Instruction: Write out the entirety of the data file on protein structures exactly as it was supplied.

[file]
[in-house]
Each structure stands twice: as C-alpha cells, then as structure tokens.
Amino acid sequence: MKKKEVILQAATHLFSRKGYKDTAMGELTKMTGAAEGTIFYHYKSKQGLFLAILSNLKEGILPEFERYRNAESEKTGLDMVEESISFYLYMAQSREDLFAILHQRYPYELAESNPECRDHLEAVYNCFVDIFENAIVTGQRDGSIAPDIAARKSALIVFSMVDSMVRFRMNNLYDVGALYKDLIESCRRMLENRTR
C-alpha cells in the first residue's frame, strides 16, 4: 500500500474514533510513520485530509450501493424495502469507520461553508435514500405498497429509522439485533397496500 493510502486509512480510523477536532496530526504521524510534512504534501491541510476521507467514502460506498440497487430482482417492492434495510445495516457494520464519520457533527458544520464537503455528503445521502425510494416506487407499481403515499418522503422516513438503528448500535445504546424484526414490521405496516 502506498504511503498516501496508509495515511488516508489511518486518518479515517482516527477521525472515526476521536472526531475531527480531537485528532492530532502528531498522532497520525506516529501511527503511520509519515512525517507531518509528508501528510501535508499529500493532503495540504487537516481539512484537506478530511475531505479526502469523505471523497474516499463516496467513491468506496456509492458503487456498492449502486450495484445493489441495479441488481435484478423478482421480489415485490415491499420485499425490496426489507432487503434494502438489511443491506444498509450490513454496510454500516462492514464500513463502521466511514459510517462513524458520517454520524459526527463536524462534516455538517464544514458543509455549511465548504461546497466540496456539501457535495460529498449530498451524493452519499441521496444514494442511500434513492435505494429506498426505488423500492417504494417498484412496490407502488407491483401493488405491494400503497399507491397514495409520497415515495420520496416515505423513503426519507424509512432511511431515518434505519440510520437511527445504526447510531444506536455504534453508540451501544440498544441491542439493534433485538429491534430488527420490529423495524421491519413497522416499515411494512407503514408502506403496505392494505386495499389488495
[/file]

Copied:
[in-house]
Each structure stands twice: as C-alpha cells, then as structure tokens.
Amino acid sequence: MKKKEVILQAATHLFSRKGYKDTAMGELTKMTGAAEGTIFYHYKSKQGLFLAILSNLKEGILPEFERYRNAESEKTGLDMVEESISFYLYMAQSREDLFAILHQRYPYELAESNPECRDHLEAVYNCFVDIFENAIVTGQRDGSIAPDIAARKSALIVFSMVDSMVRFRMNNLYDVGALYKDLIESCRRMLENRTR
C-alpha cells in the first residue's frame, strides 16, 4: 500500500474514533510513520485530509450501493424495502469507520461553508435514500405498497429509522439485533397496500 493510502486509512480510523477536532496530526504521524510534512504534501491541510476521507467514502460506498440497487430482482417492492434495510445495516457494520464519520457533527458544520464537503455528503445521502425510494416506487407499481403515499418522503422516513438503528448500535445504546424484526414490521405496516 502506498504511503498516501496508509495515511488516508489511518486518518479515517482516527477521525472515526476521536472526531475531527480531537485528532492530532502528531498522532497520525506516529501511527503511520509519515512525517507531518509528508501528510501535508499529500493532503495540504487537516481539512484537506478530511475531505479526502469523505471523497474516499463516496467513491468506496456509492458503487456498492449502486450495484445493489441495479441488481435484478423478482421480489415485490415491499420485499425490496426489507432487503434494502438489511443491506444498509450490513454496510454500516462492514464500513463502521466511514459510517462513524458520517454520524459526527463536524462534516455538517464544514458543509455549511465548504461546497466540496456539501457535495460529498449530498451524493452519499441521496444514494442511500434513492435505494429506498426505488423500492417504494417498484412496490407502488407491483401493488405491494400503497399507491397514495409520497415515495420520496416515505423513503426519507424509512432511511431515518434505519440510520437511527445504526447510531444506536455504534453508540451501544440498544441491542439493534433485538429491534430488527420490529423495524421491519413497522416499515411494512407503514408502506403496505392494505386495499389488495